Rizzo, Nicola; Mäkinen, Veli

Indexable Elastic Founder Graphs of Minimum Height Proceedings Article

In: Bannai, Hideo; Holub, Jan (Ed.): 33rd Annual Symposium on Combinatorial Pattern Matching (CPM 2022), pp. 19:1–19:19, Schloss Dagstuhl -- Leibniz-Zentrum für Informatik, Dagstuhl, Germany, 2022, ISSN: 1868-8969.

Abstract | Links | BibTeX | Tags: WP1: Primary CPG

@inproceedings{Rizzo2022b,

title = {Indexable Elastic Founder Graphs of Minimum Height},

author = {Nicola Rizzo and Veli Mäkinen},

editor = {Hideo Bannai and Jan Holub},

doi = {10.4230/LIPIcs.CPM.2022.19},

issn = {1868-8969},

year = {2022},

date = {2022-01-01},

urldate = {2022-01-01},

booktitle = {33rd Annual Symposium on Combinatorial Pattern Matching (CPM 2022)},

volume = {223},

pages = {19:1--19:19},

publisher = {Schloss Dagstuhl -- Leibniz-Zentrum für Informatik},

address = {Dagstuhl, Germany},

series = {Leibniz International Proceedings in Informatics (LIPIcs)},

abstract = {Indexable elastic founder graphs have been recently proposed as a data structure for genomics applications supporting fast pattern matching queries. Consider segmenting a multiple sequence alignment MSA[1..m,1..n] into b blocks MSA[1..m,1..j₁], MSA[1..m,j₁+1..j₂], …, MSA[1..m,j_{b-1}+1..n]. The resulting elastic founder graph (EFG) is obtained by merging in each block the strings that are equivalent after the removal of gap symbols, taking the strings as the nodes of the block and the original MSA connections as edges. We call an elastic founder graph indexable if a node label occurs as a prefix of only those paths that start from a node of the same block. Equi et al. (ISAAC 2021) showed that such EFGs support fast pattern matching and studied their construction maximizing the number of blocks and minimizing the maximum length of a block, but left open the case of minimizing the maximum number of distinct strings in a block that we call graph height. For the simplified gapless setting, we give an O(mn) time algorithm to find a segmentation of an MSA minimizing the height of the resulting indexable founder graph, by combining previous results in segmentation algorithms and founder graphs. For the general setting, the known techniques yield a linear-time parameterized solution on constant alphabet Σ, taking time O(m n² log|Σ|) in the worst case, so we study the refined measure of prefix-aware height, that omits counting strings that are prefixes of another considered string. The indexable EFG minimizing the maximum prefix-aware height provides a lower bound for the original height: by exploiting exploiting suffix trees built from the MSA rows and the data structure answering weighted ancestor queries in constant time of Belazzougui et al. (CPM 2021), we give an O(mn)-time algorithm for the optimal EFG under this alternative height. },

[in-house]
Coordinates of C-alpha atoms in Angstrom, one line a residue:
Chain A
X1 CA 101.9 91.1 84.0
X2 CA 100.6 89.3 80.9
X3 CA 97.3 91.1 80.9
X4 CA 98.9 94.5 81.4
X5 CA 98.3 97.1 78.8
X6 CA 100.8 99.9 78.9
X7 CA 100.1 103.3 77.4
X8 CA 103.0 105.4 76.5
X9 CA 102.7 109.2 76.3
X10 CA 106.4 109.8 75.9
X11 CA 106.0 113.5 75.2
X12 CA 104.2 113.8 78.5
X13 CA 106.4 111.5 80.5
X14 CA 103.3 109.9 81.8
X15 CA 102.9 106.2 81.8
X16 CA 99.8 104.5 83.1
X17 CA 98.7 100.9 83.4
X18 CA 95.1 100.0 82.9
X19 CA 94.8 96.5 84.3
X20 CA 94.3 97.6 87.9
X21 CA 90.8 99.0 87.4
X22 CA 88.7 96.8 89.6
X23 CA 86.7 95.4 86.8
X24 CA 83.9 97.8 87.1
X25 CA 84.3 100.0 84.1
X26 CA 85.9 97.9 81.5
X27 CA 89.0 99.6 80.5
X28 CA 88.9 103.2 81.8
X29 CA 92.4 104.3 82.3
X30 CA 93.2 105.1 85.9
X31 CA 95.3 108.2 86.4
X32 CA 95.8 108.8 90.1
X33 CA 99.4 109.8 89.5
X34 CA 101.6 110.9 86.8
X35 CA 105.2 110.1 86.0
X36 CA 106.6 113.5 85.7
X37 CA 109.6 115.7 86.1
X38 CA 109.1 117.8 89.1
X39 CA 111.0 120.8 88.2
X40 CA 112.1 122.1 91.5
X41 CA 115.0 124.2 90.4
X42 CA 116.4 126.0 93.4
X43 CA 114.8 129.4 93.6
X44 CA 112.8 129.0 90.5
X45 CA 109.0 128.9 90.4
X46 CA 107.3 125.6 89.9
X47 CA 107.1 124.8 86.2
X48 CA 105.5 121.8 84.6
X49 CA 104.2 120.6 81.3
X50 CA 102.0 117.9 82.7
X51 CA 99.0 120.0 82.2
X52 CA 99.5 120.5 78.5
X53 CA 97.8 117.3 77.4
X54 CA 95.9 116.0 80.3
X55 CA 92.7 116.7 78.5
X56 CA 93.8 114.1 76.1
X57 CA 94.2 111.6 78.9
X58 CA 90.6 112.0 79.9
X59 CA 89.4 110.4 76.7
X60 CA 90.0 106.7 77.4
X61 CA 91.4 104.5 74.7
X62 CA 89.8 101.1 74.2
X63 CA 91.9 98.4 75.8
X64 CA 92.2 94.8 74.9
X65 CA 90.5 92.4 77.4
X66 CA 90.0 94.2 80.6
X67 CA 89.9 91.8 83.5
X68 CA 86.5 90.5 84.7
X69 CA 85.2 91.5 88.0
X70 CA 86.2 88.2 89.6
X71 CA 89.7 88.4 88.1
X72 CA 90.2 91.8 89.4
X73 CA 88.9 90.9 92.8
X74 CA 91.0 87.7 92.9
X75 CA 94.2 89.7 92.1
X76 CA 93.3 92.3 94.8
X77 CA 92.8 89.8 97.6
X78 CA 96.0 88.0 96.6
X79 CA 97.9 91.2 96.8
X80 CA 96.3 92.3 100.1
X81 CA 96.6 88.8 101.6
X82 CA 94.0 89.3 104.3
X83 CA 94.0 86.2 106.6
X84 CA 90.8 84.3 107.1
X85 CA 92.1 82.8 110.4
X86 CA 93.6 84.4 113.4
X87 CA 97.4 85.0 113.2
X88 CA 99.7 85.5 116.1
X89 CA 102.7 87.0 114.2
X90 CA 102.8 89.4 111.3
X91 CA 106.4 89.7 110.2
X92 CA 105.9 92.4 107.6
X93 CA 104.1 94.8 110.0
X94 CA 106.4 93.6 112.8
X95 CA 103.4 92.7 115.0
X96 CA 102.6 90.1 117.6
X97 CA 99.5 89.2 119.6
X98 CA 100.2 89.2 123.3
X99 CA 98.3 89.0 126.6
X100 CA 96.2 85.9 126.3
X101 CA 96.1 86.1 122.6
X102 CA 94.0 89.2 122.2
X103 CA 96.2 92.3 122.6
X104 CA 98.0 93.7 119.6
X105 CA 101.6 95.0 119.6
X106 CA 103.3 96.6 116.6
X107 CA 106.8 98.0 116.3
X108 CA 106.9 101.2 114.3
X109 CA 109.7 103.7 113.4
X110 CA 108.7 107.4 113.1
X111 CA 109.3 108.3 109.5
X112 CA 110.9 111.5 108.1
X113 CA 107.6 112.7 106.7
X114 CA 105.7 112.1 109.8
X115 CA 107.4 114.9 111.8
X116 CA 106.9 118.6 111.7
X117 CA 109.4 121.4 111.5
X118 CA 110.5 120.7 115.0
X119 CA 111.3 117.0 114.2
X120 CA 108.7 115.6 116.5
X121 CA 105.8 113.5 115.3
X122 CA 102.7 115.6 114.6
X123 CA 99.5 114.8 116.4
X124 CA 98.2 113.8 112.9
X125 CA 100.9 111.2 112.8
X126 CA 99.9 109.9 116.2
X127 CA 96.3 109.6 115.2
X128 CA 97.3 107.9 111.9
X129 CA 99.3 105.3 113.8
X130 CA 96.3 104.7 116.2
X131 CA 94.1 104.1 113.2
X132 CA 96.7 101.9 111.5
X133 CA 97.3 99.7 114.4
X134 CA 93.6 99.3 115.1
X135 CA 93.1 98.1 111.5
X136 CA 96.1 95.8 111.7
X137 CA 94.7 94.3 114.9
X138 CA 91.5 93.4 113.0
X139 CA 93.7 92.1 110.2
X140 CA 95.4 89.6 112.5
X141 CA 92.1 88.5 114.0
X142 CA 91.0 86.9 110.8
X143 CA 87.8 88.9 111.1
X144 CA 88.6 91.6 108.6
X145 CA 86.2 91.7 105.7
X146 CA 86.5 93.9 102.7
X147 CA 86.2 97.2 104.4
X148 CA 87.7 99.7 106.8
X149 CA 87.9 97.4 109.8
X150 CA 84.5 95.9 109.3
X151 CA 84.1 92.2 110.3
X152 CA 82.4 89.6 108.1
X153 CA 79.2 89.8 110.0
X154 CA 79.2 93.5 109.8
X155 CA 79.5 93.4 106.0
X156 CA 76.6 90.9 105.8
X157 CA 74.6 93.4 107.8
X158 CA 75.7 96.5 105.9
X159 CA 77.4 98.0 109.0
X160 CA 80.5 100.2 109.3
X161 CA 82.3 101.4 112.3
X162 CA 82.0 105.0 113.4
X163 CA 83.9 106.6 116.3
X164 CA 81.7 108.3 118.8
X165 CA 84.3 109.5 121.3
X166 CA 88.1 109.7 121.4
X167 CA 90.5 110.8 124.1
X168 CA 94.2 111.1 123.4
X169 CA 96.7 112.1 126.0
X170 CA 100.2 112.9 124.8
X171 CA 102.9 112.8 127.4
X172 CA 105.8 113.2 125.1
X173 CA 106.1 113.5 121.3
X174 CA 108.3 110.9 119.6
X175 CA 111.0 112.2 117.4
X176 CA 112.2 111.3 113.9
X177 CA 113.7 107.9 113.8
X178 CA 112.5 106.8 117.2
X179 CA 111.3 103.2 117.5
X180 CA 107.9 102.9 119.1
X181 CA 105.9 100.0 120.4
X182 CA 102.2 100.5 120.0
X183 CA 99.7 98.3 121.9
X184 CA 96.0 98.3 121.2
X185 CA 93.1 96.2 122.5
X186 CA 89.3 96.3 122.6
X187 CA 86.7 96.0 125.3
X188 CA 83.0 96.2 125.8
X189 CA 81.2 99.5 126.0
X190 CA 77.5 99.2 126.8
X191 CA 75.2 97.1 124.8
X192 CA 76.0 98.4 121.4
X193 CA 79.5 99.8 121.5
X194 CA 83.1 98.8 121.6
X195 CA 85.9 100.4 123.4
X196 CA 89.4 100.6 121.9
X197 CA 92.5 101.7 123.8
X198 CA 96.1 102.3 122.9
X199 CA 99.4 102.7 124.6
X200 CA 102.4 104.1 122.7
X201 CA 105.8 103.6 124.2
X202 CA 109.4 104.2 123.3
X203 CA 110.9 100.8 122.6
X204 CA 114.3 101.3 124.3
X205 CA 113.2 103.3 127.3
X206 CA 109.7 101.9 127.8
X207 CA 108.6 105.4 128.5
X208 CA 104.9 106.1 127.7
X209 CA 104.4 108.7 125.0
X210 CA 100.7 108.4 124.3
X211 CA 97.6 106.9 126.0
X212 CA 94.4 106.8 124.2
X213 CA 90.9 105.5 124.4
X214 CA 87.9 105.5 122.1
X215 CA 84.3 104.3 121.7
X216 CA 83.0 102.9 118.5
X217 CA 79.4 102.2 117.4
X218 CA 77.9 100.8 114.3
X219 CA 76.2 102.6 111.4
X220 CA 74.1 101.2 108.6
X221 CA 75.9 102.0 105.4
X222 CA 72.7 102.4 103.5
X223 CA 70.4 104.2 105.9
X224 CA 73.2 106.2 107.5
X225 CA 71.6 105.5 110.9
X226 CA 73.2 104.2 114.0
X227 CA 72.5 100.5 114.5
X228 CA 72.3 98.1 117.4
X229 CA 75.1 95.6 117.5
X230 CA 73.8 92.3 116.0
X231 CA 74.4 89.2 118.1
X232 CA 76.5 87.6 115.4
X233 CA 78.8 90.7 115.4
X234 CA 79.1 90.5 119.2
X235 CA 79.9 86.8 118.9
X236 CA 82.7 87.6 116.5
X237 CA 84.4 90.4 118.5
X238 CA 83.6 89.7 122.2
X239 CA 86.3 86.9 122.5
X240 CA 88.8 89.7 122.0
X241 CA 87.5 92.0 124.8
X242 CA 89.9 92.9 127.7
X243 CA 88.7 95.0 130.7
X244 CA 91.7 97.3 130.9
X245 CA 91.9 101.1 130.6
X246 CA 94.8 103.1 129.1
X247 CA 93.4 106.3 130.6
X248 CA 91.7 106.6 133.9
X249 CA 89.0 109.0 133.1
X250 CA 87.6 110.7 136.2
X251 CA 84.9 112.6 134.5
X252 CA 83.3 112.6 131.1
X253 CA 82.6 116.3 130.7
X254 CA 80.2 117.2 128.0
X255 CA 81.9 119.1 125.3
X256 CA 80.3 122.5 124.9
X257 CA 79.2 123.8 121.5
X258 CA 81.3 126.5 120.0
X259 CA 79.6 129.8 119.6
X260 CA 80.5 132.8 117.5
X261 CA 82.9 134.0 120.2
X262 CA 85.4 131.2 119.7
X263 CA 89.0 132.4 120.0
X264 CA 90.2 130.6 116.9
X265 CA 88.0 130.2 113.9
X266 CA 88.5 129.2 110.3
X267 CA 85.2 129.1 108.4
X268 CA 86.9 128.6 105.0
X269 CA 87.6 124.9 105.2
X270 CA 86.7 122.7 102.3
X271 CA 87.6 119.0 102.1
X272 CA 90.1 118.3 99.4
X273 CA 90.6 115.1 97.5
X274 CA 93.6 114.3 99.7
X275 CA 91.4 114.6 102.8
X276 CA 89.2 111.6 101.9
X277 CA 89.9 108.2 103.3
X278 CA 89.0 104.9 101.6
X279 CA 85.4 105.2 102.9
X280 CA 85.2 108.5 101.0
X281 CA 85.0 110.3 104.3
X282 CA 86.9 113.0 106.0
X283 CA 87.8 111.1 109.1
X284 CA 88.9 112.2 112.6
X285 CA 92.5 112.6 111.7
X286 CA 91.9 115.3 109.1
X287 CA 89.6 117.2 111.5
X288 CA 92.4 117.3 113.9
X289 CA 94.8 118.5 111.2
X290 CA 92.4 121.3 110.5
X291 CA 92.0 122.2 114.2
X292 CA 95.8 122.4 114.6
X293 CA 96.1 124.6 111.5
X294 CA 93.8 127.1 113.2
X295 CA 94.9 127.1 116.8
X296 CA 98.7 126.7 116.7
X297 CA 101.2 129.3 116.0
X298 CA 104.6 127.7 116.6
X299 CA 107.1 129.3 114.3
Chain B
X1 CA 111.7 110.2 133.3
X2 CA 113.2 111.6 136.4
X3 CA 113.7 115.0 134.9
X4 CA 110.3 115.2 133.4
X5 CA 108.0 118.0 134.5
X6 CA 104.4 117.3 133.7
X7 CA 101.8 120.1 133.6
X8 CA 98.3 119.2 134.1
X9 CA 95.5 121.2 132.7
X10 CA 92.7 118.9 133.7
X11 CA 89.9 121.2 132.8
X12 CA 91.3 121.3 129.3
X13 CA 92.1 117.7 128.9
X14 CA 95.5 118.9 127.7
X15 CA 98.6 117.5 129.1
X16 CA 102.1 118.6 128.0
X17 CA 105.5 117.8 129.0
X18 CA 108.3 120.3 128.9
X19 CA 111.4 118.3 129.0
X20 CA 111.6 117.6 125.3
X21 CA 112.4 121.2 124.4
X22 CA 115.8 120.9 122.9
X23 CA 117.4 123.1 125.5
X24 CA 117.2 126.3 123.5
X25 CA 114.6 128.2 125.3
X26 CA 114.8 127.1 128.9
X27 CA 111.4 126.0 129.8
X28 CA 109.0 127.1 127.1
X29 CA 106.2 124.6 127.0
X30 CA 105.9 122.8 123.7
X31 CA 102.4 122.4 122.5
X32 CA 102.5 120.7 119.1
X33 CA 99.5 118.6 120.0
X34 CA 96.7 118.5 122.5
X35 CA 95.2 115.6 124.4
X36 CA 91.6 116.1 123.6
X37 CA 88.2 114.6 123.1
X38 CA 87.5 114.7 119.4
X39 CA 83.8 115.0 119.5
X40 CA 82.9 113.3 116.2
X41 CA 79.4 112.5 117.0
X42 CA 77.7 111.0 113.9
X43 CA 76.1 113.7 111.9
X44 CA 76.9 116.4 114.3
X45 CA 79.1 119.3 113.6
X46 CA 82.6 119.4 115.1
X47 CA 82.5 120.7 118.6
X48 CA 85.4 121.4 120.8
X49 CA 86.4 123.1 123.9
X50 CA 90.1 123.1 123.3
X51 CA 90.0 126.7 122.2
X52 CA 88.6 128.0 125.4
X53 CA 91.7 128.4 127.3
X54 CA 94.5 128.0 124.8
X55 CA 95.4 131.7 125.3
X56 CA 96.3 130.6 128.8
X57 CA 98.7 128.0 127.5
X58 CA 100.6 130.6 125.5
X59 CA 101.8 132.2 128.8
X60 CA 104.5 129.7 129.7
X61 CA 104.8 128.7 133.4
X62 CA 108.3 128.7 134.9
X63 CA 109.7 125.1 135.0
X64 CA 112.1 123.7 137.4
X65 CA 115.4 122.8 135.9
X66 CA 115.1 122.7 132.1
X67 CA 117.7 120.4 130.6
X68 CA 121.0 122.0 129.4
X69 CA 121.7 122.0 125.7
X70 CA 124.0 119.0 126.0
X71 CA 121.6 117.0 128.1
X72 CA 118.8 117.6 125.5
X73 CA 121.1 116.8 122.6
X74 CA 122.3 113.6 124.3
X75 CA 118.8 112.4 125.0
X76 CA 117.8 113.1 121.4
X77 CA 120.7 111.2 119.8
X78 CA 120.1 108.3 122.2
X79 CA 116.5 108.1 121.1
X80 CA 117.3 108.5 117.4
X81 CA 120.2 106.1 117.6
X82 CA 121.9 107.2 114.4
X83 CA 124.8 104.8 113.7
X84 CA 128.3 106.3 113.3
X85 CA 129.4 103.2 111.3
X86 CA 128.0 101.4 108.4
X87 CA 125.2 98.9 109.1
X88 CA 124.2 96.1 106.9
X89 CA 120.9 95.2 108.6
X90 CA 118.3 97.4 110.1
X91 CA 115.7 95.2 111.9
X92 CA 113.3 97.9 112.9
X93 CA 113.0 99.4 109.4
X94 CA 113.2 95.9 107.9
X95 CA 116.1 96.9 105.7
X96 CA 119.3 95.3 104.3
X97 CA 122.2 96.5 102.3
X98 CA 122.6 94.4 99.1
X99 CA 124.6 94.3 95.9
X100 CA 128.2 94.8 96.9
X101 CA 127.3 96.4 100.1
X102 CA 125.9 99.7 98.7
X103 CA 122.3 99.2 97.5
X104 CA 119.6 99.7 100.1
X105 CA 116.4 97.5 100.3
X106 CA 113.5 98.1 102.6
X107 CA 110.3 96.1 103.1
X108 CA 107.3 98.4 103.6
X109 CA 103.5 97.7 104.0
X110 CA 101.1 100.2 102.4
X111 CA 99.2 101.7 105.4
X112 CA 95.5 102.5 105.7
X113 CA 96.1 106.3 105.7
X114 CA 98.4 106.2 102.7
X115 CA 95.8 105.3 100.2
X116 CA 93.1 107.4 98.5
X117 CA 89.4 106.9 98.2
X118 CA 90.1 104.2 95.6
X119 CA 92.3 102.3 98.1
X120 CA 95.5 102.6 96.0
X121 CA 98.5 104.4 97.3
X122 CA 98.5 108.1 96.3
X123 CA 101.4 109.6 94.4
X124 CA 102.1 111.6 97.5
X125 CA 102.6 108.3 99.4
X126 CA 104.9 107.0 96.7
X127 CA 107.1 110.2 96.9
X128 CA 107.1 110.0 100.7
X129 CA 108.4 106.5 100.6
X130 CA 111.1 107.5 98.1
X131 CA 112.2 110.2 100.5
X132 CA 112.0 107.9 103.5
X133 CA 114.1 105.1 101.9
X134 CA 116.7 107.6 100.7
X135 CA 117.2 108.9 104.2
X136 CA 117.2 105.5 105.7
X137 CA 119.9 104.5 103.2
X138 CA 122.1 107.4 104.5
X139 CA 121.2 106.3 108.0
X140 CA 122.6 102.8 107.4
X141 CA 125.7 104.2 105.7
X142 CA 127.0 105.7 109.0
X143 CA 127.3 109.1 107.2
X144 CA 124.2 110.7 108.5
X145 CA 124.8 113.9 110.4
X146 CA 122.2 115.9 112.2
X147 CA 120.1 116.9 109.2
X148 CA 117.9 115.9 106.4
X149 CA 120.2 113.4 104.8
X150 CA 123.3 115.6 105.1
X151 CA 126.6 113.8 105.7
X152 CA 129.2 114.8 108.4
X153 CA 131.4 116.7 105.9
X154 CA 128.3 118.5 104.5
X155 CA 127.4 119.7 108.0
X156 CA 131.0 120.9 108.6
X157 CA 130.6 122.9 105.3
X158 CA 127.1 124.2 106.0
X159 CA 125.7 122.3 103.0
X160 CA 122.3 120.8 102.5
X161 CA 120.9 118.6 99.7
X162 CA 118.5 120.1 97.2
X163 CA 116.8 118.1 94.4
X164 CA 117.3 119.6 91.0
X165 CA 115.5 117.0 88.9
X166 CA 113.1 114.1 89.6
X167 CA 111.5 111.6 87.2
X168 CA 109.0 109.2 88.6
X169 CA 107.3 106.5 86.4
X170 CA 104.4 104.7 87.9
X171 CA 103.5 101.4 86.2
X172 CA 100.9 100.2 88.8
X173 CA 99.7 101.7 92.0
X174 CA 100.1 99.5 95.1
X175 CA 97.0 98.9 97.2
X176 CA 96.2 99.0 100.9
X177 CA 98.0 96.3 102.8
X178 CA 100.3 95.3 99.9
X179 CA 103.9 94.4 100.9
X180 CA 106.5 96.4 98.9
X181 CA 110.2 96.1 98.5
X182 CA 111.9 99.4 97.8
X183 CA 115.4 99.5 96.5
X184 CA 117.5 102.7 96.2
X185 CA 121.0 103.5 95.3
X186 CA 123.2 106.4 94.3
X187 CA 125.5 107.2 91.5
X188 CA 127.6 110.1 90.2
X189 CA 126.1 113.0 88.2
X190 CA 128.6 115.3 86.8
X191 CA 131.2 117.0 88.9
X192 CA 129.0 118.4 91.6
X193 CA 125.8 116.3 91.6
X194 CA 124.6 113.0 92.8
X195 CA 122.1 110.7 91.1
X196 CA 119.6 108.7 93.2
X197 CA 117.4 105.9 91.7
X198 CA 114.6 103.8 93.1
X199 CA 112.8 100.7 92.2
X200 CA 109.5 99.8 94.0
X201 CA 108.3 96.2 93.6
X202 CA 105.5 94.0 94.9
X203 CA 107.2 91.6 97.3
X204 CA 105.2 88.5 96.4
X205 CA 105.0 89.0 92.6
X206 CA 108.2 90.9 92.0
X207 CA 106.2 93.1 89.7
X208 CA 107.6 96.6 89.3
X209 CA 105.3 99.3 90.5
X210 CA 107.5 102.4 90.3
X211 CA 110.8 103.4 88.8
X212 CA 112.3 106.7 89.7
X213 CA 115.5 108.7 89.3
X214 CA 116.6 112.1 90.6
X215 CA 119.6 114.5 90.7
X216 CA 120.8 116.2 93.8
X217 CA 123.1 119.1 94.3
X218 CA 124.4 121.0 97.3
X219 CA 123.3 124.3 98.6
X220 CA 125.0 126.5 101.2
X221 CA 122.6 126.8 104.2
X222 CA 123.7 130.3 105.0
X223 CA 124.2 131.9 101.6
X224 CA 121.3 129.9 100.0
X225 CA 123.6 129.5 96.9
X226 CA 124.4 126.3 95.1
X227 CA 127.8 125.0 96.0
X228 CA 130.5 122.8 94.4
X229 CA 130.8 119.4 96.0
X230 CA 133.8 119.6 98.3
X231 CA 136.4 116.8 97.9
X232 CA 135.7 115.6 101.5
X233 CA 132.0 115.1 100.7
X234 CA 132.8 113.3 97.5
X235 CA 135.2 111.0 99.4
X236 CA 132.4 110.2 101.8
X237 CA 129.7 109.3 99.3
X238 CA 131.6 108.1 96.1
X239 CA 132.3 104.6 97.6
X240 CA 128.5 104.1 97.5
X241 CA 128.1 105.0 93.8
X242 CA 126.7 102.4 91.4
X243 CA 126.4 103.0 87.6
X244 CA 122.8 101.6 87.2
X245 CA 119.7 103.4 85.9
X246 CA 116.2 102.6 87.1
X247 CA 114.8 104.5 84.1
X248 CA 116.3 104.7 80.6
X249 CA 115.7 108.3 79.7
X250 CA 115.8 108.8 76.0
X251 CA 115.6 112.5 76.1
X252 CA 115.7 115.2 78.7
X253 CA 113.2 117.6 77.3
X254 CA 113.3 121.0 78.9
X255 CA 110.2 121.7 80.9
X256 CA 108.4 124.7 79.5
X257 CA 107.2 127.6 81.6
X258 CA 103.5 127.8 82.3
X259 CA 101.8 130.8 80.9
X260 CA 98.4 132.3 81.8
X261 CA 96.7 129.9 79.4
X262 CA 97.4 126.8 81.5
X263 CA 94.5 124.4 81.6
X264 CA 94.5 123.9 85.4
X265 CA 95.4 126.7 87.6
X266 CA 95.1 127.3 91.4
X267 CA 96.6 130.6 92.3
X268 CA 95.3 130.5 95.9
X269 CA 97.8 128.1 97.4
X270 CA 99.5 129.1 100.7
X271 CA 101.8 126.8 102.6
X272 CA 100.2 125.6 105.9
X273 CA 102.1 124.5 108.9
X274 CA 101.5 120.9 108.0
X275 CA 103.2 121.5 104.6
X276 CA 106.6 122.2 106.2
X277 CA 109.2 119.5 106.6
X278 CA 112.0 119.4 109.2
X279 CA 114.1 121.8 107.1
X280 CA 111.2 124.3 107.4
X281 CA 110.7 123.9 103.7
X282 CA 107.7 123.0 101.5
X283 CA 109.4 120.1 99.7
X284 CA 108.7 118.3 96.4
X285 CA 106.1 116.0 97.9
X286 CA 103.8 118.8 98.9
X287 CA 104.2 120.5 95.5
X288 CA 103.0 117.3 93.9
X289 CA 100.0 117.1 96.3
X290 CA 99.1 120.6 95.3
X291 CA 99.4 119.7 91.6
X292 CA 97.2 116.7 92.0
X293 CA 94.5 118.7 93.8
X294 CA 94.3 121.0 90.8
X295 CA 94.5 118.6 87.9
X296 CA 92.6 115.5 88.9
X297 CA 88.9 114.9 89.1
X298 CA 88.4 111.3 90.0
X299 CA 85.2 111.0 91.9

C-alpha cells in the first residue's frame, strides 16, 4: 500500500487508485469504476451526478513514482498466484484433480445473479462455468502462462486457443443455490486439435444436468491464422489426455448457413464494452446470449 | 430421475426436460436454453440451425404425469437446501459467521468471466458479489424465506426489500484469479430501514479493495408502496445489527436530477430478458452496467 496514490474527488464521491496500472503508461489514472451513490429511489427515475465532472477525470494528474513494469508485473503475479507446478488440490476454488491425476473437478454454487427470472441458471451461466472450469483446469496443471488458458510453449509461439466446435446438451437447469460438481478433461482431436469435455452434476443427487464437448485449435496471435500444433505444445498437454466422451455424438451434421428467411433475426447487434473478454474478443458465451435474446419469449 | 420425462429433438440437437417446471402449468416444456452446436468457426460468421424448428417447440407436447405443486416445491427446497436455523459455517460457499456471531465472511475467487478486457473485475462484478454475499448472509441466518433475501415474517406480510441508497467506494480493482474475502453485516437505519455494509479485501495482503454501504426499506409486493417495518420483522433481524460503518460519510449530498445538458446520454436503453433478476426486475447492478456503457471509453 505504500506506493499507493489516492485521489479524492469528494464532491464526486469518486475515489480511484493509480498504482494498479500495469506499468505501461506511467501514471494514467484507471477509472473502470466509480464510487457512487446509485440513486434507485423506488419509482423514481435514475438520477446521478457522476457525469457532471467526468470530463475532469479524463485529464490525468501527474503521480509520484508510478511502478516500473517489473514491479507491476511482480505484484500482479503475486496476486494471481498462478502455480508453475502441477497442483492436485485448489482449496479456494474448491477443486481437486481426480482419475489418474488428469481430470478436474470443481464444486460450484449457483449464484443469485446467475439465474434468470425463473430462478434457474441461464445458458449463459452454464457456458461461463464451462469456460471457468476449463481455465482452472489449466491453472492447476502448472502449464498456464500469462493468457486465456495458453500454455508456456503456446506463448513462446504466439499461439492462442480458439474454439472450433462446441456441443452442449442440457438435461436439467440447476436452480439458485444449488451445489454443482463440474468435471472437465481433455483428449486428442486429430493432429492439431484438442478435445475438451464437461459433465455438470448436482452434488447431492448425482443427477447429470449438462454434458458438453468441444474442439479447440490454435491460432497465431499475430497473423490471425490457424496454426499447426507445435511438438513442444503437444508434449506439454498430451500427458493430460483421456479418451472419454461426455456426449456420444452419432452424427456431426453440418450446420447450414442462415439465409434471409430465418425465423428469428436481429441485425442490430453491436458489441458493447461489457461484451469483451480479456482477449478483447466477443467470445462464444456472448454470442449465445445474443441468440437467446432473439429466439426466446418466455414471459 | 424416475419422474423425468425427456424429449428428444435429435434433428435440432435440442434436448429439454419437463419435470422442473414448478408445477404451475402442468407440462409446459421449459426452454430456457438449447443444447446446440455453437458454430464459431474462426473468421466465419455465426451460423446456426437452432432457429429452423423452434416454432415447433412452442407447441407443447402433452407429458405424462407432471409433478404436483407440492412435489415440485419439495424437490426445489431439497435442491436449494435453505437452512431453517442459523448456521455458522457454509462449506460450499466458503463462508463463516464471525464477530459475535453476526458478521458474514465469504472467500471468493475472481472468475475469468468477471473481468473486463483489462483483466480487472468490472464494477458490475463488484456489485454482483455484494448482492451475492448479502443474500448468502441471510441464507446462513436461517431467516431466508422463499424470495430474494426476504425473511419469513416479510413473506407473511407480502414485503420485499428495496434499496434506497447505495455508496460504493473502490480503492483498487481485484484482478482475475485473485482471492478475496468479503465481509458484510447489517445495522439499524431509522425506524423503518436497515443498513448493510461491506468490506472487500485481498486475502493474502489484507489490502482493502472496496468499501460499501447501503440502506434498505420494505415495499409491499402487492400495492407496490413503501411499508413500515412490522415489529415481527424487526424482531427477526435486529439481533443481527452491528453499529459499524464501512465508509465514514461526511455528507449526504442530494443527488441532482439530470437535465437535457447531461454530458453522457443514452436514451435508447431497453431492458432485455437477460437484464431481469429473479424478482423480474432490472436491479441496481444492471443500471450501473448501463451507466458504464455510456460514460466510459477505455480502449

keywords = {WP1: Primary CPG},

pubstate = {published},

tppubtype = {inproceedings}

}

Badkobeh, Golnaz; Charalampopoulos, Panagiotis; Kosolobov, Dmitry; Pissis, Solon P.

Internal shortest absent word queries in constant time and linear space Journal Article

In: Theoretical Computer Science, vol. 922, pp. 271-282, 2022, ISSN: 0304-3975.